A bill vastly expanding the number of small businesses that qualify for a health insurance subsidy program is nearing floor action in the Oklahoma Legislature, a key lawmaker said recently.
Gov. Brad Henry’s “Insure Oklahoma” program currently provides health insurance subsidies to help businesses with 50 or fewer employees.
Legislation expected to be heard by a House committee on May 21 would expand eligible employers to those with as many as 250 workers.
Under the bill, employees could make up to 250 percent of the federal poverty line and qualify.
Rep. Kris Steele, R-Shawnee, said the Insure Oklahoma program is not an entitlement, requiring contributions from both employees and employers.
Employees are responsible for paying deductibles on their health insurance and for copays on doctor visits.
“We feel it is important that the individual has some ownership and some skin in the game when it comes to the cost,” Steele said.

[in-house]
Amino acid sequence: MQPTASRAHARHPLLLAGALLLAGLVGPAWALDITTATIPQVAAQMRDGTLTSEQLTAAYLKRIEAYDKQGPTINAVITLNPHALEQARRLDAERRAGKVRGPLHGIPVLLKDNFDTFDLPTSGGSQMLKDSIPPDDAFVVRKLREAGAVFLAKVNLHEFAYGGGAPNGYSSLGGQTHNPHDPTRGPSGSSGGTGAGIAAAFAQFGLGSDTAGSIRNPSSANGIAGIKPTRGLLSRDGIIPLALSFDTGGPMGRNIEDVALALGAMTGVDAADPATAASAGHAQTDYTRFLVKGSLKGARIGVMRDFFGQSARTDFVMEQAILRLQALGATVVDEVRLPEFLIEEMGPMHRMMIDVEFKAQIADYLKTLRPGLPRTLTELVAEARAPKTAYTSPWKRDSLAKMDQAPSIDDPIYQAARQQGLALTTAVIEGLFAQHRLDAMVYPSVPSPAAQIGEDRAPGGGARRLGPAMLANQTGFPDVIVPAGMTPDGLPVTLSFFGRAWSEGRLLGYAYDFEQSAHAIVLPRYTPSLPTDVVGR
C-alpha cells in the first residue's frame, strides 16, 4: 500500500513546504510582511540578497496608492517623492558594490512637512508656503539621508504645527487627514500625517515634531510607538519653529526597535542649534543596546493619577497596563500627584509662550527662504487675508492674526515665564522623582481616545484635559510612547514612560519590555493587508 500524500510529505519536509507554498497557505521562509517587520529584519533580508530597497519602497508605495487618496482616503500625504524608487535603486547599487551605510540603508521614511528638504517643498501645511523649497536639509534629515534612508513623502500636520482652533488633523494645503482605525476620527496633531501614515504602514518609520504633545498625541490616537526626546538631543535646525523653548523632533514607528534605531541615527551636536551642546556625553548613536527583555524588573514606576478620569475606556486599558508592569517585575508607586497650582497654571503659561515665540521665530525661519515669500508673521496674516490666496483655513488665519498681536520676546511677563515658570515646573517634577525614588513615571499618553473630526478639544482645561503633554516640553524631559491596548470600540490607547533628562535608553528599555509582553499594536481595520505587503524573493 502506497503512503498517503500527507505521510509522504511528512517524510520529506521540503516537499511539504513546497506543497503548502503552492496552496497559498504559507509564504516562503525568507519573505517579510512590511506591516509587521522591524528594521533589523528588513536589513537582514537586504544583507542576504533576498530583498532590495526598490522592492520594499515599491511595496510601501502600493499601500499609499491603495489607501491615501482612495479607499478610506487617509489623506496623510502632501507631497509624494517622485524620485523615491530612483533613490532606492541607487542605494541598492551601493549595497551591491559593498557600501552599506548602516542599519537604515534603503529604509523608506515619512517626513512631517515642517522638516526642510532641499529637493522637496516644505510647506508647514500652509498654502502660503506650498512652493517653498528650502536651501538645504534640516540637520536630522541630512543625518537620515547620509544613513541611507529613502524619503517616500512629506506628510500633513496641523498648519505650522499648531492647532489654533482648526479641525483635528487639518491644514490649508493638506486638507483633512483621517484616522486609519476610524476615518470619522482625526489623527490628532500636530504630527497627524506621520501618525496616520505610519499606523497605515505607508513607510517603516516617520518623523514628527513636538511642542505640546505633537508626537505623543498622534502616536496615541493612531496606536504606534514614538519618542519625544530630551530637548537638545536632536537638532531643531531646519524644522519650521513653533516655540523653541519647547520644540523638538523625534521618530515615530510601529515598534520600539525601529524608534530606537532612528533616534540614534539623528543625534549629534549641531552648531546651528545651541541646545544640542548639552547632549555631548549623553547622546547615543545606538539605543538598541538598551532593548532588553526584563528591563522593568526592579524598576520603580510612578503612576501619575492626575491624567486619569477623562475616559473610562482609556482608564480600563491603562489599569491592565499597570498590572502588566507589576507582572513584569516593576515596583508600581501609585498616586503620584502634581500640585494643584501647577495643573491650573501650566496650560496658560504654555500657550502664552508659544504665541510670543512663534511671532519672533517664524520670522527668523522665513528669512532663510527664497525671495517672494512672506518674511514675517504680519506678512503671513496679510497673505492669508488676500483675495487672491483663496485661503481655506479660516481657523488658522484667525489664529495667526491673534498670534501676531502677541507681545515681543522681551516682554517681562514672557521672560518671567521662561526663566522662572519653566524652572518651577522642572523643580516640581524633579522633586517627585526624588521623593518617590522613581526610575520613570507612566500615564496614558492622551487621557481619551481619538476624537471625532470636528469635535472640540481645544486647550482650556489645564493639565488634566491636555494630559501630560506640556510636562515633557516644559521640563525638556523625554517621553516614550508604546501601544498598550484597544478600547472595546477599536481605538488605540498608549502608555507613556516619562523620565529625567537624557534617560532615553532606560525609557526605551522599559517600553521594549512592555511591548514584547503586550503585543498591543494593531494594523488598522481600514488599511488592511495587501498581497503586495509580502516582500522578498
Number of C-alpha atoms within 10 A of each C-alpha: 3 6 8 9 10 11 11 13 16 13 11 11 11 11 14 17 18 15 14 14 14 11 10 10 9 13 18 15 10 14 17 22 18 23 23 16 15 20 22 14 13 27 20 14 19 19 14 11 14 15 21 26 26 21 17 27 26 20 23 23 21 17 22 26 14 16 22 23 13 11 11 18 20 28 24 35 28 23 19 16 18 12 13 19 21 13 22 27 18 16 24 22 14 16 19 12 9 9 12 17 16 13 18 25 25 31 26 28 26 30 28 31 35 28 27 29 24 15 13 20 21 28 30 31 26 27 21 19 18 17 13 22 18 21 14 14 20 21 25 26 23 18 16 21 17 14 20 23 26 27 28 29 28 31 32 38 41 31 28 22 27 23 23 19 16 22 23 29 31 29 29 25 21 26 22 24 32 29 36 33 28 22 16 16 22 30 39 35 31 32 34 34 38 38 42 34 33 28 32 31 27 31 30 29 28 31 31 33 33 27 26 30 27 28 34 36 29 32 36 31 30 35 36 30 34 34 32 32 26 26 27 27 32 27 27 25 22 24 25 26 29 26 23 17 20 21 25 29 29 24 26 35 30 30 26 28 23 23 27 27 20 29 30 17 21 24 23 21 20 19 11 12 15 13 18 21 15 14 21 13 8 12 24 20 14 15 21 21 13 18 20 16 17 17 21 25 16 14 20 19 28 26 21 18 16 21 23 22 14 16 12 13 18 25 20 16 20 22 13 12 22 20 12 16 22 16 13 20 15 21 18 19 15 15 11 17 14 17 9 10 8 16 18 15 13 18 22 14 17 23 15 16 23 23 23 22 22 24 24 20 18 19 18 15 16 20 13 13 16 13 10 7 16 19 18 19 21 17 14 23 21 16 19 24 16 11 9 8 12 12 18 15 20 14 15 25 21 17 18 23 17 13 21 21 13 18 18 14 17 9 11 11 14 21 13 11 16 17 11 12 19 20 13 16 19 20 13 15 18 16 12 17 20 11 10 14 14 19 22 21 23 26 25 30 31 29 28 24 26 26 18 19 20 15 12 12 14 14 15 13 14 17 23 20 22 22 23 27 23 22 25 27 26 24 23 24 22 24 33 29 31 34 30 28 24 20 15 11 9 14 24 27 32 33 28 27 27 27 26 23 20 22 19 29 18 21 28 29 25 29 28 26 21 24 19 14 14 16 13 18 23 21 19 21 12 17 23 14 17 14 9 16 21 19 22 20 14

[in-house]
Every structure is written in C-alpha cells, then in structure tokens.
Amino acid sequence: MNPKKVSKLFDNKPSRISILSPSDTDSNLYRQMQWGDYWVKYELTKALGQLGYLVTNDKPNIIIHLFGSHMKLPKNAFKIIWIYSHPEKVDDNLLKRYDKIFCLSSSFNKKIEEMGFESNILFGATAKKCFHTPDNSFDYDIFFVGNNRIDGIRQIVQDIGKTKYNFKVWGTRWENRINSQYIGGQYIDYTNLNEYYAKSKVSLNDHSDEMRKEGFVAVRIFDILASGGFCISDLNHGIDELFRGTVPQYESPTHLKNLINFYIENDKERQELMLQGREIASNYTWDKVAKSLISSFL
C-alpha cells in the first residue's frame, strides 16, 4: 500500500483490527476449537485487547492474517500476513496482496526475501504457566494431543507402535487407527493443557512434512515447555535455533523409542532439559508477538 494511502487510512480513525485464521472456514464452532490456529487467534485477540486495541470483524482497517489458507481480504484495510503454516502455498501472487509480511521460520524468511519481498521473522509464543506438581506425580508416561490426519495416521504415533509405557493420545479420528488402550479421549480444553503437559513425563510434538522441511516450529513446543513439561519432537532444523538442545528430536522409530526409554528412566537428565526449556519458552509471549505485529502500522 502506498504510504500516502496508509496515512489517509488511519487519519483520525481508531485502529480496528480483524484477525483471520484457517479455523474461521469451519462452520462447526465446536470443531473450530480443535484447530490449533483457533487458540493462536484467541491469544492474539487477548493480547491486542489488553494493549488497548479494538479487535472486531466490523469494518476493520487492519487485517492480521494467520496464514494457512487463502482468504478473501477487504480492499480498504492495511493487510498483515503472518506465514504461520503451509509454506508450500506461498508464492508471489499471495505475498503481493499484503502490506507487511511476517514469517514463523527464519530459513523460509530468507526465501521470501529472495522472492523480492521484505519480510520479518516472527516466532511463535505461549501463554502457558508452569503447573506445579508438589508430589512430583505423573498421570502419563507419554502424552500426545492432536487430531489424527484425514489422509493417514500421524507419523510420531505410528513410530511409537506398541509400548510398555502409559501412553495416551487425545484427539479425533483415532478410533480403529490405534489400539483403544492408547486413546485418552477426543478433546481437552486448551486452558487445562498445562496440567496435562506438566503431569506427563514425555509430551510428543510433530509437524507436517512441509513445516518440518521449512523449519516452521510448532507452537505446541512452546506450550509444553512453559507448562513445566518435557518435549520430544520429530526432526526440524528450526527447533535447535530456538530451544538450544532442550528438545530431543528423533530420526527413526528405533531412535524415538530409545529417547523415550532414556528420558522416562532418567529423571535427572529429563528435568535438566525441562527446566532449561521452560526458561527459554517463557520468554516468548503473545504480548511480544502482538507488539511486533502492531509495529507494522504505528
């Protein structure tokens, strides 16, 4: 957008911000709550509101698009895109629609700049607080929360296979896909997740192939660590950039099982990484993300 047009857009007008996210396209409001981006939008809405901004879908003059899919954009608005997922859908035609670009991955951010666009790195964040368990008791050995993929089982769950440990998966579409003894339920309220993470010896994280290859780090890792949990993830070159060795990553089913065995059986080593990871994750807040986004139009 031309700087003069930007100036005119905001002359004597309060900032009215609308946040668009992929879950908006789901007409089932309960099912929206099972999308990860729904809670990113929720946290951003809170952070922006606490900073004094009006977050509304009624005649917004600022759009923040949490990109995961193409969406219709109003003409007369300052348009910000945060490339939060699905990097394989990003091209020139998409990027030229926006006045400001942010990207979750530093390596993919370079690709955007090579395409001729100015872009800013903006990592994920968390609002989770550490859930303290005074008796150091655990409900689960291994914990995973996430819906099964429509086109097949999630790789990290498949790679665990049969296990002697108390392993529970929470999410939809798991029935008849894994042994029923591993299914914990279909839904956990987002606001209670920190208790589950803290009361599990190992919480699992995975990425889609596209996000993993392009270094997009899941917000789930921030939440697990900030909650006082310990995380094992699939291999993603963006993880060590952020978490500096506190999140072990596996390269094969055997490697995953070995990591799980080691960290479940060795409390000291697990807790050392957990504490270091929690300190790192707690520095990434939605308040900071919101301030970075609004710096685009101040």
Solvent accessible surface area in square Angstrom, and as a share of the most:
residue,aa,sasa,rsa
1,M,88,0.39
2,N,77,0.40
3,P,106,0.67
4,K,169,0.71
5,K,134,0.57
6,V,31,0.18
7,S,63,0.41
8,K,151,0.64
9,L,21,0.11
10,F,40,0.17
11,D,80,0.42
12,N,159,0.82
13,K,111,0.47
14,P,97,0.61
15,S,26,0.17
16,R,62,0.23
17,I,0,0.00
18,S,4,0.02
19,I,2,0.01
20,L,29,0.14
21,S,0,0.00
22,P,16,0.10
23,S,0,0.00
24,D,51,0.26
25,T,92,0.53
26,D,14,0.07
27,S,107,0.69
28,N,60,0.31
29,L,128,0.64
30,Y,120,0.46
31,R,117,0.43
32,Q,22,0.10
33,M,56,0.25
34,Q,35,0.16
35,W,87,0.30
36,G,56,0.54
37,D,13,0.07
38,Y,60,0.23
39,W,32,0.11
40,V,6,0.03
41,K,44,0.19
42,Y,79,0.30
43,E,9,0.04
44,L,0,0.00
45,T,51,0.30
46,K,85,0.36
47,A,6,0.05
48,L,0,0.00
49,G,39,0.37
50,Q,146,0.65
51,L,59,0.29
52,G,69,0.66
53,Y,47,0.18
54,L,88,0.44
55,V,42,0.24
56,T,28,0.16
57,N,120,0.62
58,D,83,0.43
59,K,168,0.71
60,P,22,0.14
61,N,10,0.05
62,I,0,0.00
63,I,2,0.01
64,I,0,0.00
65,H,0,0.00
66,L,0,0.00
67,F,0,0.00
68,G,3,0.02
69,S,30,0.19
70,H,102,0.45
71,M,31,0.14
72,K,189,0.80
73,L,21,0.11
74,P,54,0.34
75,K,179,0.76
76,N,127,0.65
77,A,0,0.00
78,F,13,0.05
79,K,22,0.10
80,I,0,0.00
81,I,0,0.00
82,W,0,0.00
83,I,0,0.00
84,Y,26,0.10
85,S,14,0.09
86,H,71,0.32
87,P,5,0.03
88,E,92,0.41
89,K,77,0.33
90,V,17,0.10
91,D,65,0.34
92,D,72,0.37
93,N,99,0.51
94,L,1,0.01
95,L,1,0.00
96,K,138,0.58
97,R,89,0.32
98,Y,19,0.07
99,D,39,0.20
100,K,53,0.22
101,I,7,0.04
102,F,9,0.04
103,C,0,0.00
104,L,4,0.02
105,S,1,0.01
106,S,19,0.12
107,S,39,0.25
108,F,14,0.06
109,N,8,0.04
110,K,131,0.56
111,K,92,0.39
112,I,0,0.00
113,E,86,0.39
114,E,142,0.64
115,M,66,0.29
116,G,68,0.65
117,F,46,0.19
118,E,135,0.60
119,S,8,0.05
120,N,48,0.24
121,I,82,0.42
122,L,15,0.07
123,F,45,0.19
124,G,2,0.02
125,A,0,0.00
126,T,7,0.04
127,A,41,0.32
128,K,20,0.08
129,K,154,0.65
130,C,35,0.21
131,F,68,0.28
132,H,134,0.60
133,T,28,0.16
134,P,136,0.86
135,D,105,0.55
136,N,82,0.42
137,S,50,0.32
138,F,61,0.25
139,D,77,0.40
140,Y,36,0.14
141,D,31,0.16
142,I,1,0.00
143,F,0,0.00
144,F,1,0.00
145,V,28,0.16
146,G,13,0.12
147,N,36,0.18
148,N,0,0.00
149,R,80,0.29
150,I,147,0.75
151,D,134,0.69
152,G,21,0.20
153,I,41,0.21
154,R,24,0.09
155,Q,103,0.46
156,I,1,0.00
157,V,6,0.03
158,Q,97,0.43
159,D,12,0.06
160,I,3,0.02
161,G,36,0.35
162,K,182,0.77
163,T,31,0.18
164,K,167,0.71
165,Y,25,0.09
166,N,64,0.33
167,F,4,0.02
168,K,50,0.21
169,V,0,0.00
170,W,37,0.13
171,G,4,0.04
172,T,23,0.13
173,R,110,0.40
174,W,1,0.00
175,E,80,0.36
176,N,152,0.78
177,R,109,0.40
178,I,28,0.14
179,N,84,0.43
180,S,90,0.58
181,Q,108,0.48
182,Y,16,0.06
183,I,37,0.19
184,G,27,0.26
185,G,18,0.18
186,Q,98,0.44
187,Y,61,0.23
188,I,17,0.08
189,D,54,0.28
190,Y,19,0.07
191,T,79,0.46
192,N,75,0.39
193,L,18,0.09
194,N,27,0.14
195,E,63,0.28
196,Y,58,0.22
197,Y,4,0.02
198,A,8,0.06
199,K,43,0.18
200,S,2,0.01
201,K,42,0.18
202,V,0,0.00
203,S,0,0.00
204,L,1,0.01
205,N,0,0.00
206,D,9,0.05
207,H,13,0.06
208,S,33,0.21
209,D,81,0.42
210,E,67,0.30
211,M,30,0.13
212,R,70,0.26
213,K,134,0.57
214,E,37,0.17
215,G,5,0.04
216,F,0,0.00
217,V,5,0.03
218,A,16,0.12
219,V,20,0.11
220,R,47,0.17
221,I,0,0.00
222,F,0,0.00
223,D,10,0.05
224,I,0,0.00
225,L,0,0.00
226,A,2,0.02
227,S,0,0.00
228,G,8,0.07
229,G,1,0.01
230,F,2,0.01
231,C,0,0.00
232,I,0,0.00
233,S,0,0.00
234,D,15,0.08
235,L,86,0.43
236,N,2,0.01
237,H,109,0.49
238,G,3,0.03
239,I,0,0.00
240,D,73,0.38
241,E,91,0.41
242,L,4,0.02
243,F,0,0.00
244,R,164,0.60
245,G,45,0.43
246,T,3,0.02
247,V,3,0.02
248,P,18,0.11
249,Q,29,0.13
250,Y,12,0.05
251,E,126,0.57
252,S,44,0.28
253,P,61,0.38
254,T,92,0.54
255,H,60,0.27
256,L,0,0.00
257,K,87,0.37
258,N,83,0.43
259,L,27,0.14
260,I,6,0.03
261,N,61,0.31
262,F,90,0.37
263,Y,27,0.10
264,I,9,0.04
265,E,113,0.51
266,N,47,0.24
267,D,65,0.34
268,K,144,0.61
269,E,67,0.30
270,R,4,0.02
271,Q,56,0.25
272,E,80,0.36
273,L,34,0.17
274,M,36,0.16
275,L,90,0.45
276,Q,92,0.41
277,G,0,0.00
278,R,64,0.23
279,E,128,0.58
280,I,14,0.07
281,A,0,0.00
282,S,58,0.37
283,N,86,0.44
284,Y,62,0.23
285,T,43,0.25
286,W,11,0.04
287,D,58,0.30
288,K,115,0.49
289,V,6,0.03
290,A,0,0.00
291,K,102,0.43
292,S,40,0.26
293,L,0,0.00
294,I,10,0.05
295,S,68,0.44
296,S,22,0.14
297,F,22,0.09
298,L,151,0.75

Money to pay for the program would come from $72.5 million sitting unused in a fund created by tobacco taxes.
Steele said expanding the program would be a major benefit to nursing homes and small hospitals that cannot afford to provide health insurance for their employees.
If the funds are not spent, Steele said they will automatically go into a program to expand the Medicaid program to parents. Children are now principally covered by the program.
Lawmakers also are considering Henry’s “All Kids Program, which would increase the number of children who qualify for Medicaid.
“I support both initiatives,” Steele said. “I feel like the Insure Oklahoma program is in pretty good shape (for legislative approval). I think the jury is still out on the All Kids issue.”
Paul Sund, spokesman for Henry, said the Democratic governor feels strongly that both proposals should be enacted to reduce the number of Oklahomans who do not have health insurance, estimated at between 650,000 and 700,000.
“Insure Oklahoma is a proven, pro-business, pro-family initiative and the All Kids program is equally important because it helps children who need help the most,” Sund said. “Those are two things that the governor is going to be pushing hard for in the final days.”
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